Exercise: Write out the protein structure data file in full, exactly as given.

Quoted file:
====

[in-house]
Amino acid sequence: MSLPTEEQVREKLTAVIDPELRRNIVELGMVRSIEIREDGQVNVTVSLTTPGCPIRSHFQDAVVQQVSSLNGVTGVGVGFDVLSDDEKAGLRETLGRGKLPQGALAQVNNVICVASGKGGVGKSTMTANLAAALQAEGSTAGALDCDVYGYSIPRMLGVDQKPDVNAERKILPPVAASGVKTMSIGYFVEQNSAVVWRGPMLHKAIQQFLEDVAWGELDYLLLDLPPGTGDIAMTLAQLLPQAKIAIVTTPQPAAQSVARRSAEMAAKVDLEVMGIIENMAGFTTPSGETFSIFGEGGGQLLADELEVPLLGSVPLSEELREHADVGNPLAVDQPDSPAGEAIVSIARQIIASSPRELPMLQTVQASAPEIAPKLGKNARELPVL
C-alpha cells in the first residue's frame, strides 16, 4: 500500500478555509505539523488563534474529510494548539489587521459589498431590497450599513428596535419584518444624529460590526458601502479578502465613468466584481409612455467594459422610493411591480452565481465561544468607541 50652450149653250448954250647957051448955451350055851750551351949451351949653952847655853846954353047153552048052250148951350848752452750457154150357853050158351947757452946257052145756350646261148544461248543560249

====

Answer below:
[in-house]
Amino acid sequence: MSLPTEEQVREKLTAVIDPELRRNIVELGMVRSIEIREDGQVNVTVSLTTPGCPIRSHFQDAVVQQVSSLNGVTGVGVGFDVLSDDEKAGLRETLGRGKLPQGALAQVNNVICVASGKGGVGKSTMTANLAAALQAEGSTAGALDCDVYGYSIPRMLGVDQKPDVNAERKILPPVAASGVKTMSIGYFVEQNSAVVWRGPMLHKAIQQFLEDVAWGELDYLLLDLPPGTGDIAMTLAQLLPQAKIAIVTTPQPAAQSVARRSAEMAAKVDLEVMGIIENMAGFTTPSGETFSIFGEGGGQLLADELEVPLLGSVPLSEELREHADVGNPLAVDQPDSPAGEAIVSIARQIIASSPRELPMLQTVQASAPEIAPKLGKNARELPVL
C-alpha cells in the first residue's frame, strides 16, 4: 500500500478555509505539523488563534474529510494548539489587521459589498431590497450599513428596535419584518444624529460590526458601502479578502465613468466584481409612455467594459422610493411591480452565481465561544468607541 50652450149653250448954250647957051448955451350055851750551351949451351949653952847655853846954353047153552048052250148951350848752452750457154150357853050158351947757452946257052145756350646261148544461248543560249